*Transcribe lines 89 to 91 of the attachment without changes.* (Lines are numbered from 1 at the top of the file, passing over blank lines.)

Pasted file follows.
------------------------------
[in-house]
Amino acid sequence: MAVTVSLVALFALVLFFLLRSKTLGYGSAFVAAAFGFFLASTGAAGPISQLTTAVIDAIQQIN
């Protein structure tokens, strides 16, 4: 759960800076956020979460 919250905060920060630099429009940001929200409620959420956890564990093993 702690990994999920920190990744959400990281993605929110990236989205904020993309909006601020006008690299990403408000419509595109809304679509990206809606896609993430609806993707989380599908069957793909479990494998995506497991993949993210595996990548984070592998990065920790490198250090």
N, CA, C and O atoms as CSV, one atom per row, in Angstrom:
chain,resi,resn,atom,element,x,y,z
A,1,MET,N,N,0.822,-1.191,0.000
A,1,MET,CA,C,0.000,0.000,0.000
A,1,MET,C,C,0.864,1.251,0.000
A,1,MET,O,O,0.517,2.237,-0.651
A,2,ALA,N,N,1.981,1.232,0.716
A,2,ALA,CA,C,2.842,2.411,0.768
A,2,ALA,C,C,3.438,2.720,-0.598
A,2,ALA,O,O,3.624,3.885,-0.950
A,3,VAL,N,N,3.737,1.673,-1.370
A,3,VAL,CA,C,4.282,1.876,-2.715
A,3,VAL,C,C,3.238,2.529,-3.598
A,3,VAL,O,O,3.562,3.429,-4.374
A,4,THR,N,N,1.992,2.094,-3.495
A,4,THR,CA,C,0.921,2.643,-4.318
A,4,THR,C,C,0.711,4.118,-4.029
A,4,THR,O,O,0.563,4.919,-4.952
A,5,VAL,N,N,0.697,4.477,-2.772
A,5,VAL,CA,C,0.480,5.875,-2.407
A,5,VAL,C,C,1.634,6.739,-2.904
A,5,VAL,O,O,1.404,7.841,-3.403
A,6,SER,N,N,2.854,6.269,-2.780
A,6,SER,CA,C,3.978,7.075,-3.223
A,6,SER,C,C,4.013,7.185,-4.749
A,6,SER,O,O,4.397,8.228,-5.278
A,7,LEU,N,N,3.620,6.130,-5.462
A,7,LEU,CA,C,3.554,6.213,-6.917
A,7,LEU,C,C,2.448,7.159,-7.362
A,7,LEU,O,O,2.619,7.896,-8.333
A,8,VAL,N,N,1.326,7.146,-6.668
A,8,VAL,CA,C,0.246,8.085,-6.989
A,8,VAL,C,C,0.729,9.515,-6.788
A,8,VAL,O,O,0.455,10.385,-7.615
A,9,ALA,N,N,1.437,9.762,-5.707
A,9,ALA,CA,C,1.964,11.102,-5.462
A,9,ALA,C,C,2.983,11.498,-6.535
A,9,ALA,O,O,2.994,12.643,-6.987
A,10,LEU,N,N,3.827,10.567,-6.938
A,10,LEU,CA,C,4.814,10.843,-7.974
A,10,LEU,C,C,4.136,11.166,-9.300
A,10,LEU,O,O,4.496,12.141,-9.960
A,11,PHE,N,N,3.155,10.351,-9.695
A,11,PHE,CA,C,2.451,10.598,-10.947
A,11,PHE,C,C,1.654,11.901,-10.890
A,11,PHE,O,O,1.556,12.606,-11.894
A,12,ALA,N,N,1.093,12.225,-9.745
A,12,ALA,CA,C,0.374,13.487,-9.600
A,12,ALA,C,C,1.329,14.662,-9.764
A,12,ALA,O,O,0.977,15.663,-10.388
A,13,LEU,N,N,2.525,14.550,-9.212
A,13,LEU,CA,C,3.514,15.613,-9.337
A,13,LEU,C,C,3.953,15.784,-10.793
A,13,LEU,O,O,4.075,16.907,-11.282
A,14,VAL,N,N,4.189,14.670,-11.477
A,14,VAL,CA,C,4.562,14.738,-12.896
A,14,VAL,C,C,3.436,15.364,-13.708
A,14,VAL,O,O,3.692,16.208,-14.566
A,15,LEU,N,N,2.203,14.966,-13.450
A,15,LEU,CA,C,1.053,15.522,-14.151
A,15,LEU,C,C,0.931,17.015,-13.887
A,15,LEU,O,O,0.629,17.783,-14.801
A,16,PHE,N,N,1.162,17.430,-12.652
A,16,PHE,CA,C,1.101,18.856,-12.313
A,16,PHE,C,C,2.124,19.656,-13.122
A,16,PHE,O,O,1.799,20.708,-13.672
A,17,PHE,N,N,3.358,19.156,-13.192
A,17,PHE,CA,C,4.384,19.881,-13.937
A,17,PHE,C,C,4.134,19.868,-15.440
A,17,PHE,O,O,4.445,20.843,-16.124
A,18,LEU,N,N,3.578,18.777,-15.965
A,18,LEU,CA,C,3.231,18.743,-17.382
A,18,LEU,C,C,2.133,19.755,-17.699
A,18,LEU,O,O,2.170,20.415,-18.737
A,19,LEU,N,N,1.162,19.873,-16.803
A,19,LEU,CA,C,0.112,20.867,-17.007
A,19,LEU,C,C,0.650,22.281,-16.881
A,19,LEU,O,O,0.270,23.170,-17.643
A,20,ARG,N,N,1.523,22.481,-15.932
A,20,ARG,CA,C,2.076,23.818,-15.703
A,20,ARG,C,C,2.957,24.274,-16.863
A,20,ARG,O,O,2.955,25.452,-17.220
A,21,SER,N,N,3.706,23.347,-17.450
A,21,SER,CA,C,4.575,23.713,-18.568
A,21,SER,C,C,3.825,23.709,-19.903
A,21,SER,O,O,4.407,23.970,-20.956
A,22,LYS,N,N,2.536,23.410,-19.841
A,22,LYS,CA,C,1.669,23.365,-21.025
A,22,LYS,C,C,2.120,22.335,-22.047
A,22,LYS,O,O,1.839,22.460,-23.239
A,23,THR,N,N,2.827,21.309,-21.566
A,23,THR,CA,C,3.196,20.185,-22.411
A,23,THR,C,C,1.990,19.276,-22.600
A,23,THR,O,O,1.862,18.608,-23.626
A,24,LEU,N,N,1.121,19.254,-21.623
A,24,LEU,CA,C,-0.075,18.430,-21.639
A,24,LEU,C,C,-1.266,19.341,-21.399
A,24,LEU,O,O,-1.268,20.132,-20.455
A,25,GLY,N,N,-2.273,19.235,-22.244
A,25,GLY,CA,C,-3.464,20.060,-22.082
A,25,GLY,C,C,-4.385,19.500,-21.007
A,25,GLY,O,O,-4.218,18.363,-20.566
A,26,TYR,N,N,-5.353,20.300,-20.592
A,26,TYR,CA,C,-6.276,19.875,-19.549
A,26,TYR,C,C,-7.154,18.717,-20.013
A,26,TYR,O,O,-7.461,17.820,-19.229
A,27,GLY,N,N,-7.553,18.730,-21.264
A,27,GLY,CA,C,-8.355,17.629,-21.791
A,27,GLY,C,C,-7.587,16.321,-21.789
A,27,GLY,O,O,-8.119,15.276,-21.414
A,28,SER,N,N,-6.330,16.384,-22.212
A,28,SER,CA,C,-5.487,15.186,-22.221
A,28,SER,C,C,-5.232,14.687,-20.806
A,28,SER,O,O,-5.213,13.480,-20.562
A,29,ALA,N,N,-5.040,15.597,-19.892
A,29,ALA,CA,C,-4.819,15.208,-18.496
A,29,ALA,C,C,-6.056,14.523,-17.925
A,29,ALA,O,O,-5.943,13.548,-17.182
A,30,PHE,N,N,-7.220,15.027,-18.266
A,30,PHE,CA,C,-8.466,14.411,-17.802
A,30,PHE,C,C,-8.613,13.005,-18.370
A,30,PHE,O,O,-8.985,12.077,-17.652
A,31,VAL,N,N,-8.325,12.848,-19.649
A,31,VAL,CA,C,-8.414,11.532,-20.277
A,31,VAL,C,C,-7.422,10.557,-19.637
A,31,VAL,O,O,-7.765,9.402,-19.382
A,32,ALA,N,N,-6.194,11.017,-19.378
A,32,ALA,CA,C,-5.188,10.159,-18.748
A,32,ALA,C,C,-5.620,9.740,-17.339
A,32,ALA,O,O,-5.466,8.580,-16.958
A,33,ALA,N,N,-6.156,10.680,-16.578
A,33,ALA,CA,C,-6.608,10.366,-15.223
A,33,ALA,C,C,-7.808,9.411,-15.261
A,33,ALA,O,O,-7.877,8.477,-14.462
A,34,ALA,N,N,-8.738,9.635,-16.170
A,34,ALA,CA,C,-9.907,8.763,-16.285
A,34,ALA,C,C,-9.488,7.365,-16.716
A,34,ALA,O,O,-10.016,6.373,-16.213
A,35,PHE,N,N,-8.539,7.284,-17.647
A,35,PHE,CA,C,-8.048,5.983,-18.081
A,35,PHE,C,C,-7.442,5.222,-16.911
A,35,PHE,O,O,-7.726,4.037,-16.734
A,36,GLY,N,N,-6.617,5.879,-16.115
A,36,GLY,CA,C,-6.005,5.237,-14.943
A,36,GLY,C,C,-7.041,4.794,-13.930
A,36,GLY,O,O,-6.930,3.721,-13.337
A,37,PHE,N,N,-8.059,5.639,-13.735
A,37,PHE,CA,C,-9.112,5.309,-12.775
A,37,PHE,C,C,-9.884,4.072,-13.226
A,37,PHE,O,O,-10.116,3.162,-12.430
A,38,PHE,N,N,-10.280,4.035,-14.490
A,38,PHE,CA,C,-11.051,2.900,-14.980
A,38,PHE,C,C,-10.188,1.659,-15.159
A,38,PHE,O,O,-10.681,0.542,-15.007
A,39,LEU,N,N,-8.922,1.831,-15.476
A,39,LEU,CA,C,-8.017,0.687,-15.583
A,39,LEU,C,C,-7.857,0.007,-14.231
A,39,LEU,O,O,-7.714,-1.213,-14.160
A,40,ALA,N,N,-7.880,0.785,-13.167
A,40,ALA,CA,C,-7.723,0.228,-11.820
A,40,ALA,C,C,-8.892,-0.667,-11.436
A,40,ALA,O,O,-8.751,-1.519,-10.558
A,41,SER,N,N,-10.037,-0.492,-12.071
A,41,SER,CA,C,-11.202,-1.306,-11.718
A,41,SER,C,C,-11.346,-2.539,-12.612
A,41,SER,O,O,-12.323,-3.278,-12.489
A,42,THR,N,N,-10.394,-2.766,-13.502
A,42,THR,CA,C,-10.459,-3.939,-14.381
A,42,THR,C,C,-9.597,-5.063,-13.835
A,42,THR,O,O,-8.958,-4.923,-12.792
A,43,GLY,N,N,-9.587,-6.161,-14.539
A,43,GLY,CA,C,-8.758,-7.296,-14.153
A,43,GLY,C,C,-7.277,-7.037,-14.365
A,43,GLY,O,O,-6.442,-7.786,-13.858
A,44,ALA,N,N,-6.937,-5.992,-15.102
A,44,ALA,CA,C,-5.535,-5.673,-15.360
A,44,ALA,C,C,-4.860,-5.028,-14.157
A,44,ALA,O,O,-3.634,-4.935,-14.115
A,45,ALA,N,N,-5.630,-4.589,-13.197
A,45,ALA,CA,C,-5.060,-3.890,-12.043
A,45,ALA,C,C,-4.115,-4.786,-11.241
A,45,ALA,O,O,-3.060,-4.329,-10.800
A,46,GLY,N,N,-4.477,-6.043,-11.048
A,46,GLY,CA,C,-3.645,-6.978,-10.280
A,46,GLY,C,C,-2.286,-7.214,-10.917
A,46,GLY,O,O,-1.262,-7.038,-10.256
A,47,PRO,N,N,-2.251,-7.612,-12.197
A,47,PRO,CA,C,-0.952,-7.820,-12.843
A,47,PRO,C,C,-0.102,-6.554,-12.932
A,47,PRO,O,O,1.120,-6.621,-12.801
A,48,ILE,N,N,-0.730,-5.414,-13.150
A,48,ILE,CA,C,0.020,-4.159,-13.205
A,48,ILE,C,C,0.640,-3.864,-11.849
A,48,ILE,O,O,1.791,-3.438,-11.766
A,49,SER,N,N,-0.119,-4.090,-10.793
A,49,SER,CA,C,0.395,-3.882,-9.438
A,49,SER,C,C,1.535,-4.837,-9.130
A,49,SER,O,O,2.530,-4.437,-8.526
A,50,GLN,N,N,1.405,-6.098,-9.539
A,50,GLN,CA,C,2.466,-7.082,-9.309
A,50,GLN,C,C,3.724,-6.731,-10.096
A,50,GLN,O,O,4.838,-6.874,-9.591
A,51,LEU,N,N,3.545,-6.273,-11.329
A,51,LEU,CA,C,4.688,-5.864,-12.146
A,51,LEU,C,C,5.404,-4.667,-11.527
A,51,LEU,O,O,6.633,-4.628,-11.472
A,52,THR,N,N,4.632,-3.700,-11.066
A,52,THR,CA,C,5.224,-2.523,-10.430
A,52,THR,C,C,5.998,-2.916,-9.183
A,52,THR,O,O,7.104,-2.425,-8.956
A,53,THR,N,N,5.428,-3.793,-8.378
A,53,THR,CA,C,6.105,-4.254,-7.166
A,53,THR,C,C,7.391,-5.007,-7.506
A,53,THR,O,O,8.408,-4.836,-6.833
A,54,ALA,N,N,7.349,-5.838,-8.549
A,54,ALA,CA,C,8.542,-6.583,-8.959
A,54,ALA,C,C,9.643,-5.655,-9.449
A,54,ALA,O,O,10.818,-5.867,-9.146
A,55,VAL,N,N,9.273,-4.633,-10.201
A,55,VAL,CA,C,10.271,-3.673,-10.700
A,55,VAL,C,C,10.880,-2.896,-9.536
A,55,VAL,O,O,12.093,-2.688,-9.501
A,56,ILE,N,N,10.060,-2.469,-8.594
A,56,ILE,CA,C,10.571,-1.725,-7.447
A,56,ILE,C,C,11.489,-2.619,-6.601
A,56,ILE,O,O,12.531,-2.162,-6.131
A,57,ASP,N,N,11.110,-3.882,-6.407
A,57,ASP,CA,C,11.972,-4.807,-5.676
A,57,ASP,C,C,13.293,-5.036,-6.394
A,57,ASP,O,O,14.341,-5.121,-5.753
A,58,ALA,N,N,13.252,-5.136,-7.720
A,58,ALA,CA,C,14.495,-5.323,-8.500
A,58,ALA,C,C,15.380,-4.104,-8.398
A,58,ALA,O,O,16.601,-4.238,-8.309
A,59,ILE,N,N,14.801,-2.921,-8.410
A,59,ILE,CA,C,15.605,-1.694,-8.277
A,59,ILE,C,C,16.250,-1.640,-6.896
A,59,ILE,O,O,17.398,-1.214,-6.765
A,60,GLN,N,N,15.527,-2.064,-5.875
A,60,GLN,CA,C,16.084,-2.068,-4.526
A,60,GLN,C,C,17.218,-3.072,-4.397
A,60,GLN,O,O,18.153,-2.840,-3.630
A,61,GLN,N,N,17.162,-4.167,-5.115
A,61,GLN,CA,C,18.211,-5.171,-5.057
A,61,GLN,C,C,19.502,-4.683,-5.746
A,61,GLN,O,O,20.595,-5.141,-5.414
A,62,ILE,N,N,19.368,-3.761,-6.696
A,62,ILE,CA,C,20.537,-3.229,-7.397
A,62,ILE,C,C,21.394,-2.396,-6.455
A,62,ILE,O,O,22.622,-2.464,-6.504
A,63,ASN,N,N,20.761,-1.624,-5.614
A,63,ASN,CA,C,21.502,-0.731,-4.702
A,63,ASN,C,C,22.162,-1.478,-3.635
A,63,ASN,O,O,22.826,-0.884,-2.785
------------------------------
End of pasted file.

A,21,SER,O,O,4.407,23.970,-20.956
A,22,LYS,N,N,2.536,23.410,-19.841
A,22,LYS,CA,C,1.669,23.365,-21.025